Six years after the Fukushima nuclear plant’s disastrous meltdown in Japan, the local government is now preparing to allow some of the residents to return to their homes in select areas.
The task would be a lot easier if not for the hundreds of radioactive wild boars currently roaming within the now habitable zone. Some of the animals have reportedly taken shelter in previously abandoned homes.
Worried that these contaminated boars may attack returning residents, city officials have begun clearing them out by using hunters, The New York Times reports.
“We need a strong hunting plan,” Hidekiyo Tachiya, the mayor of neighboring town Soma was quoted as saying. “I wish for the day to come when we can eat wild game again.”
Around 800 boars carrying highly radioactive material have been killed by the hired hunters. Before the 2011 disaster, boar meat was actually a delicacy in northern Japan, before they became too toxic to eat.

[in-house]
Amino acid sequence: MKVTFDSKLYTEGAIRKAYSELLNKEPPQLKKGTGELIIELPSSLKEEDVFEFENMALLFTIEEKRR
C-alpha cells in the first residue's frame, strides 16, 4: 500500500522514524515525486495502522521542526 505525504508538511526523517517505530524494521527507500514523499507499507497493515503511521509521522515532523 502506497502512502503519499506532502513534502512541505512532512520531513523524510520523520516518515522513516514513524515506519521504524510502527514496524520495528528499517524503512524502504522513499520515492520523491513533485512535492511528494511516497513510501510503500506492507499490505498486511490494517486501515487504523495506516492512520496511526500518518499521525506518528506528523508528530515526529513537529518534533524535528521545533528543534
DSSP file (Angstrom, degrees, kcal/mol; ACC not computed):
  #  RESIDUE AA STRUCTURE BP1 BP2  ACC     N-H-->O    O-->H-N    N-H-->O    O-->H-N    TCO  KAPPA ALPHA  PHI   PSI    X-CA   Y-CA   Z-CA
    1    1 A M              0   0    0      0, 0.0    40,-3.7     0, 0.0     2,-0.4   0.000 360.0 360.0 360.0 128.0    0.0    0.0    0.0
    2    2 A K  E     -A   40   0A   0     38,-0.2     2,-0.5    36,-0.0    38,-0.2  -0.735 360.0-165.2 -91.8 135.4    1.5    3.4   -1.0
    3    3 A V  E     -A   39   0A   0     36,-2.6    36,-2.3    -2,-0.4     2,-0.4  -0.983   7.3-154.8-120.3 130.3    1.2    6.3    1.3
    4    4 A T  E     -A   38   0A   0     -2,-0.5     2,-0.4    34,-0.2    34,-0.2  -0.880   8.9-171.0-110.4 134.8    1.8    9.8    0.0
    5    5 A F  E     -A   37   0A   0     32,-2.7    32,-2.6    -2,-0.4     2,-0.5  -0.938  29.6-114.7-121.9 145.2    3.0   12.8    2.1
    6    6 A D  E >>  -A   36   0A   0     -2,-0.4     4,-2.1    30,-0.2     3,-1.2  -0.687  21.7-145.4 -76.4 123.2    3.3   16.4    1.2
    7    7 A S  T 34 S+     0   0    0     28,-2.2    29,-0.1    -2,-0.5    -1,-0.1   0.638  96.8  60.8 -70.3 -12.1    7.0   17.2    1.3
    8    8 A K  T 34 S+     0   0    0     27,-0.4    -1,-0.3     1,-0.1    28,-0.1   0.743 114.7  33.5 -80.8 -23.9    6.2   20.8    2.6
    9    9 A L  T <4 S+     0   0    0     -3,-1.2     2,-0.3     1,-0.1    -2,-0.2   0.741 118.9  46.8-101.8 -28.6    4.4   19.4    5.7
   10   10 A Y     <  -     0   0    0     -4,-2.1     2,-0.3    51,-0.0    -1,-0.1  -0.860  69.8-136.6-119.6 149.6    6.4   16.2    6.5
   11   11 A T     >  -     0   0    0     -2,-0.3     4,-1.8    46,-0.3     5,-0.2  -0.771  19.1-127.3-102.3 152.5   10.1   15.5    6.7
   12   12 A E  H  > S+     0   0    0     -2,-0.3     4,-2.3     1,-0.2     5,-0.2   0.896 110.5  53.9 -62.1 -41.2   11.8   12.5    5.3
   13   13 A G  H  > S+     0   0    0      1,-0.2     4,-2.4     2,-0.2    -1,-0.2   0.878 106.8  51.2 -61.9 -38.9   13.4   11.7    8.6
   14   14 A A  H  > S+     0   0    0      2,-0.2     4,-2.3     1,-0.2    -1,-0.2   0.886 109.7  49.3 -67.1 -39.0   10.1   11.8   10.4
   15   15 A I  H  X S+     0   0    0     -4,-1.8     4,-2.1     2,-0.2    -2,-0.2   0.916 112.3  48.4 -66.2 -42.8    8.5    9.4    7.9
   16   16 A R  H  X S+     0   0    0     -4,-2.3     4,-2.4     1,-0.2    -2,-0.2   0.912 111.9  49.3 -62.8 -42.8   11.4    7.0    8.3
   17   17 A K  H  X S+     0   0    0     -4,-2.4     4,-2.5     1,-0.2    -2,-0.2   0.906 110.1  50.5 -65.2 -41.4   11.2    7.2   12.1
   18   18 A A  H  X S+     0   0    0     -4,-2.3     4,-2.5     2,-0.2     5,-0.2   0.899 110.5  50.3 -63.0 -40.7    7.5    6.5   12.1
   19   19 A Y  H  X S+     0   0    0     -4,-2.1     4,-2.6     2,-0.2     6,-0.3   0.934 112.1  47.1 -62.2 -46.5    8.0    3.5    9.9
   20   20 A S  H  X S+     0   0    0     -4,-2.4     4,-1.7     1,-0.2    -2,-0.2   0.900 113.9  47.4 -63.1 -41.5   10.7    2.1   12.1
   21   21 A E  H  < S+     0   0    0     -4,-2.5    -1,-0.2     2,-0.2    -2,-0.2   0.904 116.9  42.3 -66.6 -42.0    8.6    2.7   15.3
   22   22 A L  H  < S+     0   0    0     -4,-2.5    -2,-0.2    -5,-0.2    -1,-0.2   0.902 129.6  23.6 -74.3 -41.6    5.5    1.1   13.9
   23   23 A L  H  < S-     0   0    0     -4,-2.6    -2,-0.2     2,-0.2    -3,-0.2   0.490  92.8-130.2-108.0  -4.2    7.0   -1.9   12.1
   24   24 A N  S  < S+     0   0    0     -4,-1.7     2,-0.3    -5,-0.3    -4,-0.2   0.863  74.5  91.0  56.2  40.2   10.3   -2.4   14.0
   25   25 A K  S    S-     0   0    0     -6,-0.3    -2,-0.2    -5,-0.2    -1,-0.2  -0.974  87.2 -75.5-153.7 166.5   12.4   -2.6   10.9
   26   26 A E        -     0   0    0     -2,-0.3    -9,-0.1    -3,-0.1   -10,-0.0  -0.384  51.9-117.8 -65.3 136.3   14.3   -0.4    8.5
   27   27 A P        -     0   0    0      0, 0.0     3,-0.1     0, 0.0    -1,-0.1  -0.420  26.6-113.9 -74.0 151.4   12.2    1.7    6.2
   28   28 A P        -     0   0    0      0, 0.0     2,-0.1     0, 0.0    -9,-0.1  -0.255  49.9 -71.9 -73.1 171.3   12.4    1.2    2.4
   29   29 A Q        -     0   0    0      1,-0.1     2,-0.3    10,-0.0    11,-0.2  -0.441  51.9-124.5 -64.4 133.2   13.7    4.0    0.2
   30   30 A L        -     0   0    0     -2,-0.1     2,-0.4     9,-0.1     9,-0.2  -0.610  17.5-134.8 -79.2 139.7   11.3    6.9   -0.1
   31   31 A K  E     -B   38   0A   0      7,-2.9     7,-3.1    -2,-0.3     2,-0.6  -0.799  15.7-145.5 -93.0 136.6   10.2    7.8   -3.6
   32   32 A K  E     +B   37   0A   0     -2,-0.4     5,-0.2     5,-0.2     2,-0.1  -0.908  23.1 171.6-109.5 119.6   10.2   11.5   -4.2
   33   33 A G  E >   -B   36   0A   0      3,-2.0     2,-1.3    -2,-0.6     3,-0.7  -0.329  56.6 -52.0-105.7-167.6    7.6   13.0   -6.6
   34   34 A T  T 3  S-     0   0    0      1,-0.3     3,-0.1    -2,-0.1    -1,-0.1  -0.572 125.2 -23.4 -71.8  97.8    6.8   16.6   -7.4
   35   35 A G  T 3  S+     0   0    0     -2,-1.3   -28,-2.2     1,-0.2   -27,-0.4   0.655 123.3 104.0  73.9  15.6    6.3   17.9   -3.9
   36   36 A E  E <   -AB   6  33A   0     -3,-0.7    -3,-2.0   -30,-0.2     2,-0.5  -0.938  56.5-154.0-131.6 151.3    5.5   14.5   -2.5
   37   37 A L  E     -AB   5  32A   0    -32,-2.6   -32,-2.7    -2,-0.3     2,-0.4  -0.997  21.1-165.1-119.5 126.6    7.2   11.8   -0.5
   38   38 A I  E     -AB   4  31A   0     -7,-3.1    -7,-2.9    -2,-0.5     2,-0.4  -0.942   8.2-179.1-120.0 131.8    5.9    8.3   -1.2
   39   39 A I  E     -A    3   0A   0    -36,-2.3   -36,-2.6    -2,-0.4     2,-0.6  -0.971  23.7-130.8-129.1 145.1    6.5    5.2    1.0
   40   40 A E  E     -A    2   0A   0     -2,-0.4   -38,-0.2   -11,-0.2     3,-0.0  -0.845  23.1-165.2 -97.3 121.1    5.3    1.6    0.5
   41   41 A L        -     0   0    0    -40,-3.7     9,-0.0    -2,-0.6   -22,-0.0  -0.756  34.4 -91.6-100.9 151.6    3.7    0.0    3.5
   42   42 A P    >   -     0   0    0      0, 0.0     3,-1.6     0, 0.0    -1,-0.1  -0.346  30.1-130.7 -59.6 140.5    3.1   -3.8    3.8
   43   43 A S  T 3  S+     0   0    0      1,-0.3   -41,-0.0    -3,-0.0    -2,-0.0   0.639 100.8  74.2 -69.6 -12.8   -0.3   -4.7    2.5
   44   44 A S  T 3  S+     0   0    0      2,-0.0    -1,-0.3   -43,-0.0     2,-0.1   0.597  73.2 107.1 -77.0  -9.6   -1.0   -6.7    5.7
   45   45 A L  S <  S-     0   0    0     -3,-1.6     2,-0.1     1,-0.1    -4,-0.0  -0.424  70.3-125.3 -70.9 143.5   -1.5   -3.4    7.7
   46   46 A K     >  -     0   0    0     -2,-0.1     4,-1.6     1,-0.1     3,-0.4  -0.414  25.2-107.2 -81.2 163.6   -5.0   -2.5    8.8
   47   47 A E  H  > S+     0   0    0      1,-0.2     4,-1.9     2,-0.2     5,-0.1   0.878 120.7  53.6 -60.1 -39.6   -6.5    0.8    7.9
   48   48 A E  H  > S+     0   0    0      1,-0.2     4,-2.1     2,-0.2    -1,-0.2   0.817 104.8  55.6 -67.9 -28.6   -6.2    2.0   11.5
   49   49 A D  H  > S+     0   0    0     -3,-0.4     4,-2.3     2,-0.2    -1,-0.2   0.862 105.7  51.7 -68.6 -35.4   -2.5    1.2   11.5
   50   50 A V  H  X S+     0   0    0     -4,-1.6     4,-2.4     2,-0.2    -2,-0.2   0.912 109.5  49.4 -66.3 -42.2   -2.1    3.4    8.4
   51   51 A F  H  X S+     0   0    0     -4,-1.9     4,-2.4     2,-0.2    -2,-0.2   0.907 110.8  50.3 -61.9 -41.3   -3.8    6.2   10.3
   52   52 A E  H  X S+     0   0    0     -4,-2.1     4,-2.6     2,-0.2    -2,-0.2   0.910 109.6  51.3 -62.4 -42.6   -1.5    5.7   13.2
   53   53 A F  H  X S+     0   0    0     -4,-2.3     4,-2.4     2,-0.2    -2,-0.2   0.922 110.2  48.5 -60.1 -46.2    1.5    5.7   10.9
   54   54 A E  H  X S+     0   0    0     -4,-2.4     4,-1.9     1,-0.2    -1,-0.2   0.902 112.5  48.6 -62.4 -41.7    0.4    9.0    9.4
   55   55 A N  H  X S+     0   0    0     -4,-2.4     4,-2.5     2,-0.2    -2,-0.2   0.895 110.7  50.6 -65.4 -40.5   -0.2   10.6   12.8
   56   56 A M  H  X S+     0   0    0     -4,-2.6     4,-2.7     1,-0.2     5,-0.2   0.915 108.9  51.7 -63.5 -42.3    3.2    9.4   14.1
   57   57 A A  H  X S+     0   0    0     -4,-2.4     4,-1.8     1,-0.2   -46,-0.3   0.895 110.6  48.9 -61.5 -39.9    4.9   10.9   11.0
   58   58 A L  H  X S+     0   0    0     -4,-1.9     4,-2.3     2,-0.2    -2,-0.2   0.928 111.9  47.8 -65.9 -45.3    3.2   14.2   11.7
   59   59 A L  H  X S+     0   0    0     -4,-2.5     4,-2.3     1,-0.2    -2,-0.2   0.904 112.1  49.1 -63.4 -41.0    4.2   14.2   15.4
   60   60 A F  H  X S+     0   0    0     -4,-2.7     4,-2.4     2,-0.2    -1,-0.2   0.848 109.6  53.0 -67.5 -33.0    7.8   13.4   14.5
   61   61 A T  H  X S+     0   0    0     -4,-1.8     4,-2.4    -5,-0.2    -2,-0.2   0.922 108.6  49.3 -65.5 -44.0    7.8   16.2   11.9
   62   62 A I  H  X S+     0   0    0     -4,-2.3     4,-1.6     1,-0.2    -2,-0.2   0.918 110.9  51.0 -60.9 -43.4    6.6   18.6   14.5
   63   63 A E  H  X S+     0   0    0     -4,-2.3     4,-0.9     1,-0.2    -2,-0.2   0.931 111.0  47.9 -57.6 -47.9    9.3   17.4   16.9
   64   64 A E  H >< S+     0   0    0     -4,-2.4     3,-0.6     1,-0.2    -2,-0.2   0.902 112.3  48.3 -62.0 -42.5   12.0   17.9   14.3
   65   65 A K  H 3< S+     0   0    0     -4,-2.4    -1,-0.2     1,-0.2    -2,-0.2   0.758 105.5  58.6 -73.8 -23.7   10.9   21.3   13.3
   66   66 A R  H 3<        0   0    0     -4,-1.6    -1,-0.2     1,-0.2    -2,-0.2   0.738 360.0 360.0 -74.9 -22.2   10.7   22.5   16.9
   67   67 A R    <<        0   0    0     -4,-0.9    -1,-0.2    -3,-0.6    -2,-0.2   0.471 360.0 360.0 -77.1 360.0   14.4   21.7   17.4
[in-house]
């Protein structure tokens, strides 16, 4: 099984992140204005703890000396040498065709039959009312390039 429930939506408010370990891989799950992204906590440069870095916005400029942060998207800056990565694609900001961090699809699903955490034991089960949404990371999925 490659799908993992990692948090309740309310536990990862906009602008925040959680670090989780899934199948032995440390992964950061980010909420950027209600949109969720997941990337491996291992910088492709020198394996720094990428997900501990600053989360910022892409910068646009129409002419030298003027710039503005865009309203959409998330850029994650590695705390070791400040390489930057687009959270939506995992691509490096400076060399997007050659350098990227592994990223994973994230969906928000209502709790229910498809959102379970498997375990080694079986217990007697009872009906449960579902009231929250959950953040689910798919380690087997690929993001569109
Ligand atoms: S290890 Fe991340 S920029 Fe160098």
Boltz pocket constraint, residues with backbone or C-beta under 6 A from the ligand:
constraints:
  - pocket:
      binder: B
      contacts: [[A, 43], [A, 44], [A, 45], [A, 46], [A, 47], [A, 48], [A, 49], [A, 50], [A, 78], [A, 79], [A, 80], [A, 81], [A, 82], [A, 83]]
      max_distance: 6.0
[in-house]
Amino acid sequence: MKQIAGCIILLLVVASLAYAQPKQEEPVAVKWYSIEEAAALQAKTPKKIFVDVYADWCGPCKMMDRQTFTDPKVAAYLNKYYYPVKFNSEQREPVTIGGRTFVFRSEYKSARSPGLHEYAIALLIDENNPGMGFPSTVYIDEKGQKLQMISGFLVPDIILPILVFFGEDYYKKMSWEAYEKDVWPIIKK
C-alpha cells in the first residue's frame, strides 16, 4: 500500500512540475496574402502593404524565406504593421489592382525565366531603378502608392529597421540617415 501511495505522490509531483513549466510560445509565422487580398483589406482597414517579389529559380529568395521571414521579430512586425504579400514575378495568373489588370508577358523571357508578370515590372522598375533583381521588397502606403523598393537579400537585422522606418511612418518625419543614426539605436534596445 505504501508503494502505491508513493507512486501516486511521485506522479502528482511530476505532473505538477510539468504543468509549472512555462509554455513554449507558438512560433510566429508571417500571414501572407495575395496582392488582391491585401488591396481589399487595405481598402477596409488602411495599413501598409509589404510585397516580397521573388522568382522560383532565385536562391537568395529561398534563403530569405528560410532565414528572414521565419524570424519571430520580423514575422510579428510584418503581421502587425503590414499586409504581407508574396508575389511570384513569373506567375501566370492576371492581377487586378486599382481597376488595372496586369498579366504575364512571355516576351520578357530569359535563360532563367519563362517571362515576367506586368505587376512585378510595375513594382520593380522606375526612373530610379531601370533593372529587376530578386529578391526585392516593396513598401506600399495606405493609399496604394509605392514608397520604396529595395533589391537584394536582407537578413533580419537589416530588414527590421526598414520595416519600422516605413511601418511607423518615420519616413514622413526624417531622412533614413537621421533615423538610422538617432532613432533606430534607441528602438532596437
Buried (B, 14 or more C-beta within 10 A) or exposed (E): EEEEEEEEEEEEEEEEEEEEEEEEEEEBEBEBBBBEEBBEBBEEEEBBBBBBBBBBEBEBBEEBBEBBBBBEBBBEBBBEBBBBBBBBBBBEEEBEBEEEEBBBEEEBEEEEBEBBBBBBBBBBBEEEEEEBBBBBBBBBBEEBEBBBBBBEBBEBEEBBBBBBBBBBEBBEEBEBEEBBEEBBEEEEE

Aside from the large population of wild boars in the area, other wild animals have also overtaken the town, including stray dogs and colonies of toxic rats
More than 150,000 people were forced to evacuate from their homes following the meltdown. However, as some areas surrounding Fukushima were decontaminated, a portion of the evacuees returned to their homes.
Still, most former residents have expressed that they will not return to their homes due to fear of radiation. By the government’s own estimates, a full dismantling of the plant would take about 40 years more.